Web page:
The Pamphlet Collection of Sir Robert Stout: Volume 31
An Illustration from Niagara
An Illustration from Niagara.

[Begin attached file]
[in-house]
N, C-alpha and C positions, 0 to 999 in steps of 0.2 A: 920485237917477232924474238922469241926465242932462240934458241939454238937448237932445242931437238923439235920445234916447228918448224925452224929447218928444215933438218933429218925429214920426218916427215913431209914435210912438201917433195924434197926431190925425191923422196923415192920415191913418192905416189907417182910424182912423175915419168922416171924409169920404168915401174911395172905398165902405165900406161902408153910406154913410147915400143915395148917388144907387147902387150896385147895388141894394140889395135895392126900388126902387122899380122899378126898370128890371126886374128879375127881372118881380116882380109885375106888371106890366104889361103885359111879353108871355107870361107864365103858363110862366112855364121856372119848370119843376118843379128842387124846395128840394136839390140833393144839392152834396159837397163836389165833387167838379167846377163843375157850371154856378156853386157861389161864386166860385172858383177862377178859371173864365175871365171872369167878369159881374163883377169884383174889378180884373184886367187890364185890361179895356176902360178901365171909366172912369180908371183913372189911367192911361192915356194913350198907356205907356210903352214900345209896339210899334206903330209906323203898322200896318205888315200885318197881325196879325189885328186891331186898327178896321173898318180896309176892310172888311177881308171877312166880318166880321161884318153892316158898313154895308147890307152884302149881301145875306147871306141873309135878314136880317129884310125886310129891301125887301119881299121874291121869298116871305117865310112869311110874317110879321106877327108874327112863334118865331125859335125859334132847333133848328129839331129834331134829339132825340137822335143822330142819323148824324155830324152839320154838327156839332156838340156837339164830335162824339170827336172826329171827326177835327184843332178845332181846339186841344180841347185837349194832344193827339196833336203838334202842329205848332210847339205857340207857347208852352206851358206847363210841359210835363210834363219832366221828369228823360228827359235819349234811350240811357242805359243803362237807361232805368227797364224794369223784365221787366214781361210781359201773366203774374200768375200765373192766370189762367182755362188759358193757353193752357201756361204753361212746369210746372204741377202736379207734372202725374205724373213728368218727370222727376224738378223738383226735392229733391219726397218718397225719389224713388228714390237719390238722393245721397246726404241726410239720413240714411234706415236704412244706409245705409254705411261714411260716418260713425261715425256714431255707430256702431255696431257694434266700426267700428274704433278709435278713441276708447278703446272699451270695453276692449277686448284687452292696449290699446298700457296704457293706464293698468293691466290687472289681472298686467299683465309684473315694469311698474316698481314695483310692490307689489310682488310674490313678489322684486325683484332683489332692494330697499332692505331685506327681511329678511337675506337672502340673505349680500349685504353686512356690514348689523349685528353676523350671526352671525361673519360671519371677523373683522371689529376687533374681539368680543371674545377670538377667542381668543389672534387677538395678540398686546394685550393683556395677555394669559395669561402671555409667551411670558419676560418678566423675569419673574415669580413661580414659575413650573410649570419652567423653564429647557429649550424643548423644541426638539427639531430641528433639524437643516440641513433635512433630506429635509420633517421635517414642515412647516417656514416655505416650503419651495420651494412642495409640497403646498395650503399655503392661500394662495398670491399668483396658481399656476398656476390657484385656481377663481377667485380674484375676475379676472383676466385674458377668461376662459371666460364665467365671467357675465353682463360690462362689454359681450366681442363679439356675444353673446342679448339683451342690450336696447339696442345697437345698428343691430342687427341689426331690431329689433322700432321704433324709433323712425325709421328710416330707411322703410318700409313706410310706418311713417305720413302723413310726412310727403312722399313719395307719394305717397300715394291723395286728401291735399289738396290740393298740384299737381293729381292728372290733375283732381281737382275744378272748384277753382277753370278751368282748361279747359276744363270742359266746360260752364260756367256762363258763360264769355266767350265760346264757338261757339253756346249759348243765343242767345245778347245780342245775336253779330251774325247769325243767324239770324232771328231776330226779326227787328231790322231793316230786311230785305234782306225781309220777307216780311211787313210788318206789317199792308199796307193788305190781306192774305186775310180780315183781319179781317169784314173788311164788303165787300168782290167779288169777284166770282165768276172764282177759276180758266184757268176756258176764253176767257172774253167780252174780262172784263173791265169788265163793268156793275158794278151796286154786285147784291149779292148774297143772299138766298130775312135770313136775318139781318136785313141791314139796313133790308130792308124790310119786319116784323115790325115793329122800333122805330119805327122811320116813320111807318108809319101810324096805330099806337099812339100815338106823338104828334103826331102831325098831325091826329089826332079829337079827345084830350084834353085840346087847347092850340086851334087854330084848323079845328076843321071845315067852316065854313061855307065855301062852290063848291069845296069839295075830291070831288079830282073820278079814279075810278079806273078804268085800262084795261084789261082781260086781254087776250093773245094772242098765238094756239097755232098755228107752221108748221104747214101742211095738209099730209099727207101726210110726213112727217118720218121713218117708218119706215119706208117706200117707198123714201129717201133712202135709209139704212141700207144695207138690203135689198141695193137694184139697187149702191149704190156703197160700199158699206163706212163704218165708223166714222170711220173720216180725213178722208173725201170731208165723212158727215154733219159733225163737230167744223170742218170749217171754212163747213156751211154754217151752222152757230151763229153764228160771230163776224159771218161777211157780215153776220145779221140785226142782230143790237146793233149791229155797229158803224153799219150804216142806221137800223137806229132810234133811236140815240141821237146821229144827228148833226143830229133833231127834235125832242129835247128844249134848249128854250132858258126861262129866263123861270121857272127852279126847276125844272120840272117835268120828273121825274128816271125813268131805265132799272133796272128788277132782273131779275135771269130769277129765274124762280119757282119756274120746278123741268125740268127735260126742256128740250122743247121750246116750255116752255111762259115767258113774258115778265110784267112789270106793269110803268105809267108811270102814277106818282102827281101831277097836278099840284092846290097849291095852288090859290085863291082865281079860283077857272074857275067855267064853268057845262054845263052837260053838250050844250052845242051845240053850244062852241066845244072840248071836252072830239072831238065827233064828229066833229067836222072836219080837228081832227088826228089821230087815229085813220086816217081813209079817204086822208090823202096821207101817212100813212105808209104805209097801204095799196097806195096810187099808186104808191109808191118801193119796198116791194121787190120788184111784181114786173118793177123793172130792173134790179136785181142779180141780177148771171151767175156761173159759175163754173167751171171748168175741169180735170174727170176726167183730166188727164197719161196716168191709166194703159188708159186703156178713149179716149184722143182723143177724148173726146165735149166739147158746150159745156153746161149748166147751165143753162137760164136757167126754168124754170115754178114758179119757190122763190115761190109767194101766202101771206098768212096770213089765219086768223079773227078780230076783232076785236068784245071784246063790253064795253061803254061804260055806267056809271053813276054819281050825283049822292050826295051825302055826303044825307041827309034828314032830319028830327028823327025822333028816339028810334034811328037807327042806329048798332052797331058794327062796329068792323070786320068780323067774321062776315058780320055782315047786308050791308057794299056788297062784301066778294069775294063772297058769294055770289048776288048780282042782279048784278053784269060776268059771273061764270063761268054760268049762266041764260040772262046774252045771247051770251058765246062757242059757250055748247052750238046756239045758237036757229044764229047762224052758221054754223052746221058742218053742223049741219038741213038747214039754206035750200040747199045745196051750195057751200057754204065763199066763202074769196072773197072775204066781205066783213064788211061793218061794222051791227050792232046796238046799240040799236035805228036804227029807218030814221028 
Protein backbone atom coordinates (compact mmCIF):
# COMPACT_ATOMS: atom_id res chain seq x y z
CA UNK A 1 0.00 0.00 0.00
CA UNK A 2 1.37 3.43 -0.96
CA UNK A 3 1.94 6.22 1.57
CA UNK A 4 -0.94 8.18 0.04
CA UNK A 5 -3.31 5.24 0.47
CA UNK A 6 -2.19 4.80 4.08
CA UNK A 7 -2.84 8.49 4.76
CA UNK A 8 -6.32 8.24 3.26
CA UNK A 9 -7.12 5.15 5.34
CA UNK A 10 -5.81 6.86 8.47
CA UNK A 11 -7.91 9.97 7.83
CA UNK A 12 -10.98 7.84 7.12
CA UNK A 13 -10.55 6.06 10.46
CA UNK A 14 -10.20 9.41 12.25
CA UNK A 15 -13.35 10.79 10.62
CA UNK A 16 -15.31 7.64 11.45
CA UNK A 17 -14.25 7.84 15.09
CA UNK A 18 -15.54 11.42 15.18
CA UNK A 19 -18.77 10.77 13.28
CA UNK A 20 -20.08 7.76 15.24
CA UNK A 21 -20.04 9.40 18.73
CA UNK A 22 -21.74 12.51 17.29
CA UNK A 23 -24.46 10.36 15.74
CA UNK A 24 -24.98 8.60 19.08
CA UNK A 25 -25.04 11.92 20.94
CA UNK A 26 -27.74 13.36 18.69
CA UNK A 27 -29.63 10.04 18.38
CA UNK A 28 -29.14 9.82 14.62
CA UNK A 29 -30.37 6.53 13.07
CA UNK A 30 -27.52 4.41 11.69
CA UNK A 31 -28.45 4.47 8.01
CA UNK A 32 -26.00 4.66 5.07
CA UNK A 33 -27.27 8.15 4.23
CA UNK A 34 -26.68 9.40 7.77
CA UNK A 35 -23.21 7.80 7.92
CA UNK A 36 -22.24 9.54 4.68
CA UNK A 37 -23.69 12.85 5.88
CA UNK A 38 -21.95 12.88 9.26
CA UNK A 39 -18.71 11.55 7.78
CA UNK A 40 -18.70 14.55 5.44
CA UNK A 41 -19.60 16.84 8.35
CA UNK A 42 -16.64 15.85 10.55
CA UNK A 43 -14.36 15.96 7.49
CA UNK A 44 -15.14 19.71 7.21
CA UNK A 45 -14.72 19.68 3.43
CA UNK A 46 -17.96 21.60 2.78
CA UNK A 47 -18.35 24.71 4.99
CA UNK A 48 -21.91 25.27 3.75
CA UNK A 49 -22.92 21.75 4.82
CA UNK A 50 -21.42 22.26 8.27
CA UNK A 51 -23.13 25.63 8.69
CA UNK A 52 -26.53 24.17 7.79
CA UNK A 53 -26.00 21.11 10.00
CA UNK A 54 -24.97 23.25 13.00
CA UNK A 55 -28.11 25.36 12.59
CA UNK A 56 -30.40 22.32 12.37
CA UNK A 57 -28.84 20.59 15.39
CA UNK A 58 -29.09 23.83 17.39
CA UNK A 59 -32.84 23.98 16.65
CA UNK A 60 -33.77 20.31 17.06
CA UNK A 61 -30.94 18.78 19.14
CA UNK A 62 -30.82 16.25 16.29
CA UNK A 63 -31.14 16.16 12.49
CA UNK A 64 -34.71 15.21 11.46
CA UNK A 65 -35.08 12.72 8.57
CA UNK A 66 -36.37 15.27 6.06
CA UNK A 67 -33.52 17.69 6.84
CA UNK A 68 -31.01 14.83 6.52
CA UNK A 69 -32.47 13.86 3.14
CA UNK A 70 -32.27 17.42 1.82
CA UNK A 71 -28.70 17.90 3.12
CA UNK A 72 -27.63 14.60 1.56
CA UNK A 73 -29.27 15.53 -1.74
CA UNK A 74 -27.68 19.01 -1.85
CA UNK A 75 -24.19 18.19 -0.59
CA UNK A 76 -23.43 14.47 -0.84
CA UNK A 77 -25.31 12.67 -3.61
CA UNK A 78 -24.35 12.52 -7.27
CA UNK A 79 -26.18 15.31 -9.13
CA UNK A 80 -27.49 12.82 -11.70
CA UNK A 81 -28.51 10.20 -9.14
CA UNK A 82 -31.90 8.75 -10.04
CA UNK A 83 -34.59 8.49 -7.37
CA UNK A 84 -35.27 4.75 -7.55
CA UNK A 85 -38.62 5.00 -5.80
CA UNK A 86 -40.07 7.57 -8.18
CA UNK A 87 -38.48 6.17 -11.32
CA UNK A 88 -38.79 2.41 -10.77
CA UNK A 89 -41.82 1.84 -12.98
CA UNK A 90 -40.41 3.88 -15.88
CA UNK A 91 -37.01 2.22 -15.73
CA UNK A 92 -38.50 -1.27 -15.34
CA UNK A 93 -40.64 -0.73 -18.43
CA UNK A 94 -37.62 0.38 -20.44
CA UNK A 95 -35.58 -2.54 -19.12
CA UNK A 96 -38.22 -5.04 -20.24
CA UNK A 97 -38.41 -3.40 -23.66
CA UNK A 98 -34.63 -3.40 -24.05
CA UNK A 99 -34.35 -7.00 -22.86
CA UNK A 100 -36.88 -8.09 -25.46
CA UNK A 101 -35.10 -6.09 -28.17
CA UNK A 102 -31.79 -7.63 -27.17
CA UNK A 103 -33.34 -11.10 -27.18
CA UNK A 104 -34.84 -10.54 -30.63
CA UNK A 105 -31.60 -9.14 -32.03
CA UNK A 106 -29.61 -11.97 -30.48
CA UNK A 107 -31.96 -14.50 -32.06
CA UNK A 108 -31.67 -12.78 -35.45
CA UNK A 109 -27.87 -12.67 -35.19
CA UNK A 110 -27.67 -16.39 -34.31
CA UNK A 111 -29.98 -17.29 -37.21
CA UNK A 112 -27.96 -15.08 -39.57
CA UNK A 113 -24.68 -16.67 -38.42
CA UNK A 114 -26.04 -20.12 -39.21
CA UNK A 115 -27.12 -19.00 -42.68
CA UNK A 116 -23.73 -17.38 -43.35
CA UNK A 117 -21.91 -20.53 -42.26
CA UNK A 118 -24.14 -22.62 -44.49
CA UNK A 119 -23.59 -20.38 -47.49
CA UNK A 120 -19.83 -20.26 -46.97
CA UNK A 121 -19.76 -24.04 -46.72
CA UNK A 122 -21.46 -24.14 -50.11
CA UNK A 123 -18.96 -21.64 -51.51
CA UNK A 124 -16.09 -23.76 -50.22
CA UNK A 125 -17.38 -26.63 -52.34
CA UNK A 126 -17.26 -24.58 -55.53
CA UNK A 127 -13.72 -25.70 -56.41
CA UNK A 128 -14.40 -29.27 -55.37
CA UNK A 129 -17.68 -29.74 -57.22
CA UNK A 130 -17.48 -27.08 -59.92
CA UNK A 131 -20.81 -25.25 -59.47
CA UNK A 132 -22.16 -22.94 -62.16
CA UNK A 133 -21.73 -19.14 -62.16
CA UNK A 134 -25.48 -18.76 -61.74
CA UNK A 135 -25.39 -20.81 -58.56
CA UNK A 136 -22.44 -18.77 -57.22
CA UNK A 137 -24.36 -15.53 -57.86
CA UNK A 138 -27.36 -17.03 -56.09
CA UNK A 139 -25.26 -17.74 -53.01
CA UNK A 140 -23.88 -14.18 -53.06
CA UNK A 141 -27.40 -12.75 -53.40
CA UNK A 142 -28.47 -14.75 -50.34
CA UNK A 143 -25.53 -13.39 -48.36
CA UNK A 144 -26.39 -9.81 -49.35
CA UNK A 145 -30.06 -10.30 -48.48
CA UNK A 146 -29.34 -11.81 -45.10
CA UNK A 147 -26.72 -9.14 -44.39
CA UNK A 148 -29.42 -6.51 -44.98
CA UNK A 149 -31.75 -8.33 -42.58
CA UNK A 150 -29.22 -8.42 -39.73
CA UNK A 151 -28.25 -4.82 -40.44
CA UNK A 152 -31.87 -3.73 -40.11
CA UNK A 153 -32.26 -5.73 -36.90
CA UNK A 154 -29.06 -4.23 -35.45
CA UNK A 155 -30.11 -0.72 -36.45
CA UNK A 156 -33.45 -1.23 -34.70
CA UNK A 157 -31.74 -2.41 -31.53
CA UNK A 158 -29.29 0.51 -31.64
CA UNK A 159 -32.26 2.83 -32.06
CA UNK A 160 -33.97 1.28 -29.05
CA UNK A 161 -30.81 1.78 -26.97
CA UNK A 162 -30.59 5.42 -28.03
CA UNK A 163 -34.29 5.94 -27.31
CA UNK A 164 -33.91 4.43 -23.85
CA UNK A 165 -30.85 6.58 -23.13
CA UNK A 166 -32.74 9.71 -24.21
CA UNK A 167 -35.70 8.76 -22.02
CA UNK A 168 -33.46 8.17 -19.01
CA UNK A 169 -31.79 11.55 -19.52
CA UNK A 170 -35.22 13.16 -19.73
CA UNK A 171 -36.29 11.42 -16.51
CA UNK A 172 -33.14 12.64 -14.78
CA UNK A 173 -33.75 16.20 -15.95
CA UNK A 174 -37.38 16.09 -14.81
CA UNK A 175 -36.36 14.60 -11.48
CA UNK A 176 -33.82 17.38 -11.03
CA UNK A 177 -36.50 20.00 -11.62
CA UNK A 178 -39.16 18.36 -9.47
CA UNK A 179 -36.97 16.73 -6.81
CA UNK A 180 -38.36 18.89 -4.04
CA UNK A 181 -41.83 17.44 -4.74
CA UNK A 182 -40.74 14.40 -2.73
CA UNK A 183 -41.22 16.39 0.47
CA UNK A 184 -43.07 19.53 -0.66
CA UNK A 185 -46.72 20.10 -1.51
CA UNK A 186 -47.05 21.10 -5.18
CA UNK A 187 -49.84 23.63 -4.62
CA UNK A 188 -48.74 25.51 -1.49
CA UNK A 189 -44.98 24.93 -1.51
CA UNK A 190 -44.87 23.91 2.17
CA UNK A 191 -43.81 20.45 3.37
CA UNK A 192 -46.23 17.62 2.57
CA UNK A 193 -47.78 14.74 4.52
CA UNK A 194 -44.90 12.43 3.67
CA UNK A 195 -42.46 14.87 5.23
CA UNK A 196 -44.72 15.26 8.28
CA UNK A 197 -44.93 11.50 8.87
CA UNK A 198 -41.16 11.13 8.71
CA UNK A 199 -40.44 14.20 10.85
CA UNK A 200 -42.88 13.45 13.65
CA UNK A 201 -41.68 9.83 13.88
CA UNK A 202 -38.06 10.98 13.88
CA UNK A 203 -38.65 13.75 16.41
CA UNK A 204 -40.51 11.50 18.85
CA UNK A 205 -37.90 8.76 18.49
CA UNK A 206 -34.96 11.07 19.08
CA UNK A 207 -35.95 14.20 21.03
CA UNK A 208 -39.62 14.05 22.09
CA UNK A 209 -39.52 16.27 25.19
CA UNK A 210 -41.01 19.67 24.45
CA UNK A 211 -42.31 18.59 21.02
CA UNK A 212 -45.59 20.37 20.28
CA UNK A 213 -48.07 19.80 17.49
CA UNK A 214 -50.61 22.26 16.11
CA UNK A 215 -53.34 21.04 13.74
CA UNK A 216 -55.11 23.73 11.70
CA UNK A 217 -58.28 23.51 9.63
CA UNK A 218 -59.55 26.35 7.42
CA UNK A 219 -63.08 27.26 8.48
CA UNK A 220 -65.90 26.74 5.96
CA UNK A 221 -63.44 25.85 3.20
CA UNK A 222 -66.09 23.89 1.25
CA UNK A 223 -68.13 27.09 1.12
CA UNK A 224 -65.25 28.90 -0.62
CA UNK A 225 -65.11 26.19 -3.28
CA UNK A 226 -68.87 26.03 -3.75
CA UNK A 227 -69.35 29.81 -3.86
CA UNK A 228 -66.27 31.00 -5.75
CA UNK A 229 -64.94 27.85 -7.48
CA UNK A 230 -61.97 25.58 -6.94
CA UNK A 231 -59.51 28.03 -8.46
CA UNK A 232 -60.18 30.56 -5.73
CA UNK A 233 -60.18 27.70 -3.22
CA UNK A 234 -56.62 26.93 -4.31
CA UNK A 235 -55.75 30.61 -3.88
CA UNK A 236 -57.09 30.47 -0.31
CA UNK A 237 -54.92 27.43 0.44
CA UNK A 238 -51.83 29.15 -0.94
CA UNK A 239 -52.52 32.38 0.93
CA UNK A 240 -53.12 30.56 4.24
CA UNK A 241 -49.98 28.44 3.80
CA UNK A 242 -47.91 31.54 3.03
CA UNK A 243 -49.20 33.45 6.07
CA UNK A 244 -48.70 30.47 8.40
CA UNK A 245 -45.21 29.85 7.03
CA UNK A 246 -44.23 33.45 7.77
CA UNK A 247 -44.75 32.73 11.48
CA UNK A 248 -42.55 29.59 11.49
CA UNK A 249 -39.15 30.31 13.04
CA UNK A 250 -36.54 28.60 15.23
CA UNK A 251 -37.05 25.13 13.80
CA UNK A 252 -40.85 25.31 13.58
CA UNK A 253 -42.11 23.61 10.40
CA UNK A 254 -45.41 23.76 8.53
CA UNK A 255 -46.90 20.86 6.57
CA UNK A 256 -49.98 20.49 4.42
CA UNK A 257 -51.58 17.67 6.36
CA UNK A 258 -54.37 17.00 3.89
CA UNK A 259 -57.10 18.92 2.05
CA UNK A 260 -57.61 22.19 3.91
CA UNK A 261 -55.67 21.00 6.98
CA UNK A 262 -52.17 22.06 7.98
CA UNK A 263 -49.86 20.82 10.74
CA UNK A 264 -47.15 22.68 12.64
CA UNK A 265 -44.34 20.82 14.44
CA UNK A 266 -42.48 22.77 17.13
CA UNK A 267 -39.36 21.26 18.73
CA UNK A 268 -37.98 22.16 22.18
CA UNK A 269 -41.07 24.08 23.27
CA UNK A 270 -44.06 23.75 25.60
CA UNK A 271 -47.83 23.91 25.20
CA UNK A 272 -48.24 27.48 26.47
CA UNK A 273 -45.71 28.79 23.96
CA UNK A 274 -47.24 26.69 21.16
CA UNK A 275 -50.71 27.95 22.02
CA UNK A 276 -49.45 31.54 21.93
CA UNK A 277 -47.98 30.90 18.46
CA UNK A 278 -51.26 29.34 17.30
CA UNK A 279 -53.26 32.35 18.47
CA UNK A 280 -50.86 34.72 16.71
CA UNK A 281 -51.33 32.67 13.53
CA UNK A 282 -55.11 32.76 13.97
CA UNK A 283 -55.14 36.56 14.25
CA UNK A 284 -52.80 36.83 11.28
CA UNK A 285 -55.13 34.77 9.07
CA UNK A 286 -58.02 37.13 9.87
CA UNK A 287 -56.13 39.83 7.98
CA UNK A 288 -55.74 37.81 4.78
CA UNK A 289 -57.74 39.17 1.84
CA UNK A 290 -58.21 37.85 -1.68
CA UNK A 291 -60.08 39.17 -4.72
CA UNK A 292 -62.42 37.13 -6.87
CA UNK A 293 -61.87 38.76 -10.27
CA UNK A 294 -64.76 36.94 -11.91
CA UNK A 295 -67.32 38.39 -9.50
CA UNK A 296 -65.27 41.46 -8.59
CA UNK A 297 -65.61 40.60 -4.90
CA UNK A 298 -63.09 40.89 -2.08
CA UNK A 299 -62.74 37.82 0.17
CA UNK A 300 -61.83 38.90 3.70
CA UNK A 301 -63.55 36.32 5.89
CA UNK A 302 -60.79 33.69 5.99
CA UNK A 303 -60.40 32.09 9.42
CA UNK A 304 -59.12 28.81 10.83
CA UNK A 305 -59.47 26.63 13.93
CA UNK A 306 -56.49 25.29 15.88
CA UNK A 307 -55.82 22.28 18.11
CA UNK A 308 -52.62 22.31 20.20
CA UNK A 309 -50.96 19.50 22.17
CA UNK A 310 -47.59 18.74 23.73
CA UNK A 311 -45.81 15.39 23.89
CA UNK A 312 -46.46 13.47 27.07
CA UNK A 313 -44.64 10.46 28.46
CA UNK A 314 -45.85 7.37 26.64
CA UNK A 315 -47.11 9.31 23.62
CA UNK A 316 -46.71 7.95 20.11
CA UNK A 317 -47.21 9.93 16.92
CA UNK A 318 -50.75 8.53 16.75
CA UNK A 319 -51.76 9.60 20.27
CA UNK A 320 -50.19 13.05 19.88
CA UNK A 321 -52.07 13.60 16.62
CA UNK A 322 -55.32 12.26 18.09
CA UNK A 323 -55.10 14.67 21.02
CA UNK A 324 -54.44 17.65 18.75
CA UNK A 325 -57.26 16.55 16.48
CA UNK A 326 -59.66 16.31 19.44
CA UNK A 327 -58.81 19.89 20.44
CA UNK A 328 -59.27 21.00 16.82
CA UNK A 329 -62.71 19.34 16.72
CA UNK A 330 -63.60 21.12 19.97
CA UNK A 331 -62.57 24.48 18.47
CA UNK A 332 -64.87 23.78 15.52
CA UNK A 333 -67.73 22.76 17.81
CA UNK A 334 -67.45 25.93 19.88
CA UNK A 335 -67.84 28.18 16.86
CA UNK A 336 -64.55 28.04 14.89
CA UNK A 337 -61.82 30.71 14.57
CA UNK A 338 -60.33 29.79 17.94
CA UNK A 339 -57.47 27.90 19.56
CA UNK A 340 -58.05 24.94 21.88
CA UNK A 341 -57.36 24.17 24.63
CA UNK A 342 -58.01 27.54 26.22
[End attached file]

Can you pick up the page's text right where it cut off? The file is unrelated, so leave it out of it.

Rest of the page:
The progress of research since Curler's time has furnished far stronger cases than those which he drew from the mummified bodies of Egyptian animals. A remarkable case is to be found in your own country, in the neighborhood of the magnificent Falls of Niagara. In the immediate vicinity of the whirlpool, and again upon Goat Island, in the superficial deposits which cover the surface of the soil of the rook in those regions, there are found remains of animals in perfect preservation—shells belonging to exactly the same forms as at present inhabit the still waters of Lake Erie. page 18 It is evident here from the formation of the country that these animal remains were deposited in the beds in which they are found, at the time at which the lake extended over the region in which they are found, and that involves the necessity that they existed and lived and died before the Falls had cut their way back through the gorge of Niagara; and indeed it is possible to determine that at that time the Falls of Niagara must have been at least six miles further down the river than they are at Present. Many computations have been made of the rate at which Niagara is thus cutting its way back. Those computations have varied greatly, but I believe I am speaking within the bounds of prudence, if I assume that at its greatest rate of cutting back the Falls of Niagara have not retreated at a greater pace than about a foot a year. Six miles, speaking roughly, are 30,000 feet; 30,000 feet at a foot a year are 30,000 years, and we are fairly justified in concluding that no less a period than that has passed since these shell-fish, whose remains are left in the beds to which we have referred, were deposited. Admit that it is true that for that immense period of time no change has taken place in these animals, there are still stronger evidences on this point even than this. As we work our way through the great series of the tertiary formation, we find species of animals identical with those which live at the present day, diminishing in numbers it is true, but still existing in a certain number in the oldest of the tertiary rocks. And not only so, but when we examine the rocks of the cretaceous epoch itself, we find the remains of some animals which the closest scrutiny cannot show to be in any respect different from those which live at the present time. That is the case with one of the lamp shells, the terebratula, which is found in chalk, mid which has continued as it was found, or with insignificant variation, through to the present day. Such is the case with the globigerina, the skeletons of which aggregated together form the great mass of our chalk in England. That globigerina can be traced down to the globigerinae, which live at the surface of our great oceans, and the remains of which falling to the bottom of the sea give rise to a chalk material. So that it must be admitted that certain species of creatures living at the present day show no sign of modification or transformation as great as that which carries us back to the period of chalk; and we find some groups or species so closely allied together that it needs the eye of a naturalist to distinguish them one from another. If we pay attention to these, we find that a vastly greater period must be allotted in some cases to these persistent forms. In chalk itself, for example, there is the fish belonging to the highest group of fishes and the most differentiated of osseous fishes, which goes by the name of Berpx. That fish is one of the most beautiful of fossils found in our English chalk. It is an anatomical study, so far as the hard part is concerned, almost as well as if it were a recent fish. We find that that fish is represented at the present day by very closely allied species which are living in the Pacific and Atlantic Oceans. We may go still further back about this evidence of closely allied species, and we find, for example, as I mentioned to you in my first lecture, that the coal deposit in Europe contains the remains of scorpions in an admirable state of preservation, and those scorpions are hardly distinguishable—I do not mean to say that they are not distinguishable, but they require close scrutiny to distinguish them—from the scorpions which exist at the present day.